The Stonewall Inn: A Safe Haven

LGBTQIA+ people and couples had few places to gather in those days. But some bars and restaurants—like the Stonewall Inn in Greenwich Village, New York City—were exceptions. At the Stonewall, patrons could dance, drink and be themselves.

The problem was that the law in New York—and most states—dictated that establishments serving alcohol to gay customers were considered to be places where “unlawful practices” were carried on. Police raids of bars and clubs that catered to LGBTQIA+ patrons were frequent, and sadly, police brutality was not uncommon.

The Beginning of an Uprising

When the New York State Liquor Authority caught wind of the Stonewall Inn’s lack of liquor license, police planned a raid. After midnight on June 28, 1969, police entered the establishment and began making arrests.

During these raids, the patrons would generally retreat or scatter. But not this time. As they watched their friends being forced into a police van, many of them fought back in frustration and anger.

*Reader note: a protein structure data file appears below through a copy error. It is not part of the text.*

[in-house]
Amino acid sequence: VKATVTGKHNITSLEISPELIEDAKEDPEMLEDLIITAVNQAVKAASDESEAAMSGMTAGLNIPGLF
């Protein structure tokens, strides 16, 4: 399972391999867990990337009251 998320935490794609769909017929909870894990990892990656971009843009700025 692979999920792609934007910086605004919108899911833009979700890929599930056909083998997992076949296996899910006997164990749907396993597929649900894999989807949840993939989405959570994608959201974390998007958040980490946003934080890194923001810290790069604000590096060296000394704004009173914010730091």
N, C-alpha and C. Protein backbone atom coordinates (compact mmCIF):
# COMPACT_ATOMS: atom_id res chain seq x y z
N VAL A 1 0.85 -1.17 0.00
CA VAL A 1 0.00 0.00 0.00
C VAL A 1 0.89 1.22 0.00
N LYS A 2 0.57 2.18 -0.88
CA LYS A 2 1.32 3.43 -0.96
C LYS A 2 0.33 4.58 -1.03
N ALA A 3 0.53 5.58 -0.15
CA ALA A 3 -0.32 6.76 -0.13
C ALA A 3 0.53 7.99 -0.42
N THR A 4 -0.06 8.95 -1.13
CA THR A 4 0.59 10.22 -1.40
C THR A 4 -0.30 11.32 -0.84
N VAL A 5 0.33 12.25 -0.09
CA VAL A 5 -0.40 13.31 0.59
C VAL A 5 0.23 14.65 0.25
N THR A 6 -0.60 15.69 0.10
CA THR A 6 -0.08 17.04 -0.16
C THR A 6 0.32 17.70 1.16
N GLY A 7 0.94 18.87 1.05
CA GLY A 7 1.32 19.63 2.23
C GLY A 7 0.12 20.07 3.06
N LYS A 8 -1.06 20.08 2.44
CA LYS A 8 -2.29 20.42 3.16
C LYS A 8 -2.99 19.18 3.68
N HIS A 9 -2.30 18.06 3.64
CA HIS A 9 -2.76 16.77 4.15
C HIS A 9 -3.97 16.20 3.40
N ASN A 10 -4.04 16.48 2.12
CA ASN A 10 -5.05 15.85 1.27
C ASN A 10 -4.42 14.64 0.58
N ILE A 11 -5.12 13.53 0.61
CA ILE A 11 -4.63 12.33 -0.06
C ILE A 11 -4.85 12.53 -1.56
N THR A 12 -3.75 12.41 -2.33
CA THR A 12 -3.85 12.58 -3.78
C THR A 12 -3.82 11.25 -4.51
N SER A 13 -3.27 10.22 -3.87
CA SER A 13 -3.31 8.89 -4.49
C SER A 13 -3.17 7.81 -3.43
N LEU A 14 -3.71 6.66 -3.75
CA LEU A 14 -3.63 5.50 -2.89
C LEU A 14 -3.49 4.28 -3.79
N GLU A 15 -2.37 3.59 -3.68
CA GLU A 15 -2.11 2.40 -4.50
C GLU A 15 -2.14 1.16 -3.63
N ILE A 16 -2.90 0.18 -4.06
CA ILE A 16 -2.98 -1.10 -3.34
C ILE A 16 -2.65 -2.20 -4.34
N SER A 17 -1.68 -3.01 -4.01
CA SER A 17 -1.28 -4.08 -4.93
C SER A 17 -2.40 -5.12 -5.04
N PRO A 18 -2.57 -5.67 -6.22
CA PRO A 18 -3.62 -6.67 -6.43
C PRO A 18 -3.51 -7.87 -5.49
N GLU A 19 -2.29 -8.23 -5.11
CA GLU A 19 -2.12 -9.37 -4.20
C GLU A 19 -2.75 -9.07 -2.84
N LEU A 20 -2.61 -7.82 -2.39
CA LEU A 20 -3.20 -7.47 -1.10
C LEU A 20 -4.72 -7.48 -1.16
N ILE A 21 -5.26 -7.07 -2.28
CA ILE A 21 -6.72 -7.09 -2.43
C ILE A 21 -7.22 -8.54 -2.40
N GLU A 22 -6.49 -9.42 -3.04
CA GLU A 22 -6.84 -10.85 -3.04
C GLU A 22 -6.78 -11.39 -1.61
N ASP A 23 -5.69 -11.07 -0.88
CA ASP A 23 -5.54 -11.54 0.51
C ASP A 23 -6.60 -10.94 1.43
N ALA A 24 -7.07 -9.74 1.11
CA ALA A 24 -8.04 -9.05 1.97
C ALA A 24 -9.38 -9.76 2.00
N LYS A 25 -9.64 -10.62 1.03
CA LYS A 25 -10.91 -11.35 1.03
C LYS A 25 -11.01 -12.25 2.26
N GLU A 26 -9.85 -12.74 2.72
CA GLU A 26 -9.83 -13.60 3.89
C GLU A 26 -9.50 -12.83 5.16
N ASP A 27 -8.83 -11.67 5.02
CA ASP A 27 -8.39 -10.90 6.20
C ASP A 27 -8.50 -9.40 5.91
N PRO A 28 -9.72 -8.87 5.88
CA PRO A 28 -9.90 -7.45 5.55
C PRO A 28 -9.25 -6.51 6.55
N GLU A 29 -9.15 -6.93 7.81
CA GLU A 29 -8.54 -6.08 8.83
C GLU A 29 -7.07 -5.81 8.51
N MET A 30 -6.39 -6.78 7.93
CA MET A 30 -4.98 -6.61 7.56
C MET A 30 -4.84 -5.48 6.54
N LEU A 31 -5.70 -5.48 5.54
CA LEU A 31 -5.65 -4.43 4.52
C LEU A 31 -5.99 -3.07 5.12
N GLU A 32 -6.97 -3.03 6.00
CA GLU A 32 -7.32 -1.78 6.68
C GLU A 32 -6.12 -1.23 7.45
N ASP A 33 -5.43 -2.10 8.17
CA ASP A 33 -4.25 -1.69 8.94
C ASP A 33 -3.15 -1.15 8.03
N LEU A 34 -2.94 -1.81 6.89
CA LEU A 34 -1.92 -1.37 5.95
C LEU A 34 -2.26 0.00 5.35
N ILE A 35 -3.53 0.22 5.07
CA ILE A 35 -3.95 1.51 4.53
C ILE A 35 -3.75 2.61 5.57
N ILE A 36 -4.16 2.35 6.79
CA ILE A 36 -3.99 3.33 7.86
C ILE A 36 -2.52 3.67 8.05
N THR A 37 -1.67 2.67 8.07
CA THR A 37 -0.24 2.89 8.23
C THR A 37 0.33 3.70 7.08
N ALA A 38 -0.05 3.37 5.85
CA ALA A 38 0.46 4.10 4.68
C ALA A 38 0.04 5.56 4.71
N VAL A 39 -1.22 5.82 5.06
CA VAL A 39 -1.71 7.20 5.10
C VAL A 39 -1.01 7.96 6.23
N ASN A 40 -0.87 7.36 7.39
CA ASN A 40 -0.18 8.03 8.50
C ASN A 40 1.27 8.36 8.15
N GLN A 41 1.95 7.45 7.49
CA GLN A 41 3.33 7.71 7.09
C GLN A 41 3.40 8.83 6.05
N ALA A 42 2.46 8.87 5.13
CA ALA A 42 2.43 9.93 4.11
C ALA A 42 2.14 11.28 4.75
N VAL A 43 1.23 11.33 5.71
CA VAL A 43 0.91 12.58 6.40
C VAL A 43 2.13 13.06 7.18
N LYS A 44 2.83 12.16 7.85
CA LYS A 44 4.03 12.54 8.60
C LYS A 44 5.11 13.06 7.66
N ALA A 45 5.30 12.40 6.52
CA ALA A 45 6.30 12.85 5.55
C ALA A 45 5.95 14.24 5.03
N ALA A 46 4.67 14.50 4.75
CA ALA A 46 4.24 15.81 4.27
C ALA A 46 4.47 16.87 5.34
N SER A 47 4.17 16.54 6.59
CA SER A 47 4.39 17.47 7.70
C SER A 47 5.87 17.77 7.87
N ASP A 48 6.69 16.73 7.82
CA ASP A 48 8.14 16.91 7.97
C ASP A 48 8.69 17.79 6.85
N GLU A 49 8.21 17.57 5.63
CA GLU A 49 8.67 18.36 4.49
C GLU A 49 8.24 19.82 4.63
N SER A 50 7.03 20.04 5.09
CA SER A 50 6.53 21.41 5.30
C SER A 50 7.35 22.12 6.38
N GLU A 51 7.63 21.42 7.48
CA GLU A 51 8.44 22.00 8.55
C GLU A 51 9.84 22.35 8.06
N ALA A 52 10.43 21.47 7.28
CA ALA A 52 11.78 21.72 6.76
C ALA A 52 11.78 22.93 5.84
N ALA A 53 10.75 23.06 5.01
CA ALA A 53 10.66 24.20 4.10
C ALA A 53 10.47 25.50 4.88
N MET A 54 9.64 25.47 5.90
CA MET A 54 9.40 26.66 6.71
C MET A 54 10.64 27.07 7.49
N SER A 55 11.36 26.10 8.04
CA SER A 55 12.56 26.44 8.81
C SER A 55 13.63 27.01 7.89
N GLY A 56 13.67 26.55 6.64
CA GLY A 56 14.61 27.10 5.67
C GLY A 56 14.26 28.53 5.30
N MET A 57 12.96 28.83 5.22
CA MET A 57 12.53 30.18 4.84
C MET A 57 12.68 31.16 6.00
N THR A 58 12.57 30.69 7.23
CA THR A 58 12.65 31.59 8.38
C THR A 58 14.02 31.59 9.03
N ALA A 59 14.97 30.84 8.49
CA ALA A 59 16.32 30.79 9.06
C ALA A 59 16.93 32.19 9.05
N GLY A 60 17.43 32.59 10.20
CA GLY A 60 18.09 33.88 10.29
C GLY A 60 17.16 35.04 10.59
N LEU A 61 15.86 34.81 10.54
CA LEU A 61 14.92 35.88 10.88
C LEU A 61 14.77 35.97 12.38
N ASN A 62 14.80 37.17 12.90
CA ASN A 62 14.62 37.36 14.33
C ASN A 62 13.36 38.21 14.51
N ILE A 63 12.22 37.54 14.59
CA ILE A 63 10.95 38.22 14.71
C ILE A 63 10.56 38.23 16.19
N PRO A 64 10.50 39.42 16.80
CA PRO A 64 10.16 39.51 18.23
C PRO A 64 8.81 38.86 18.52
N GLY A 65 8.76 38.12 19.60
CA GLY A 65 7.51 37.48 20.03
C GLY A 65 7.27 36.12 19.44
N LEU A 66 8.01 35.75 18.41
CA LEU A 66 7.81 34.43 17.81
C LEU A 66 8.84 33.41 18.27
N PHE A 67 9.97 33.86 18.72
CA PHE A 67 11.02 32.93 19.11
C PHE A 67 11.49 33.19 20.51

They began to yell at and shove the police and then threw bottles and debris. The uprising outside the Stonewall Inn continued to flare up over the next five days.

How Pride Was Born

The events at Stonewall sparked a turning point. The gay community would no longer be silenced. They wanted the right to be themselves—to be able to gather in public without fear of retribution or violence.

One year after the riots, gay activists in New York organized the Christopher Street Liberation Day March. The march grew to thousands of people throughout New York and inspired marches in other large US cities that same year.

L. Craig Schoonmaker was part of the march’s planning committee, and the first to suggest using the word “pride” in its slogan. The official chant for the march became, “Say it loud, gay is proud.”

A Time to Support the Movement

Although we’ve come a long way in protecting LGBTQIA+ communities, the work is far from done. In fact, it’s more important than ever that people come together to continue the fight.

States continue to introduce bills that threaten the rights of LGBTQIA+ people, including those that deny access to health care and those that restrict freedom of speech and expression. You can read up on these bills being tracked by the American Civil Liberties Union.

Educating Others

Big Pride flag

Jonah Noell (he/him) is an FRCC student at the Larimer Campus who is planning to transfer next year to the University of Northern Colorado to earn a bachelor’s degree in history. Eventually, he wants to go to law school and become an attorney who represents juveniles in the foster care or criminal systems.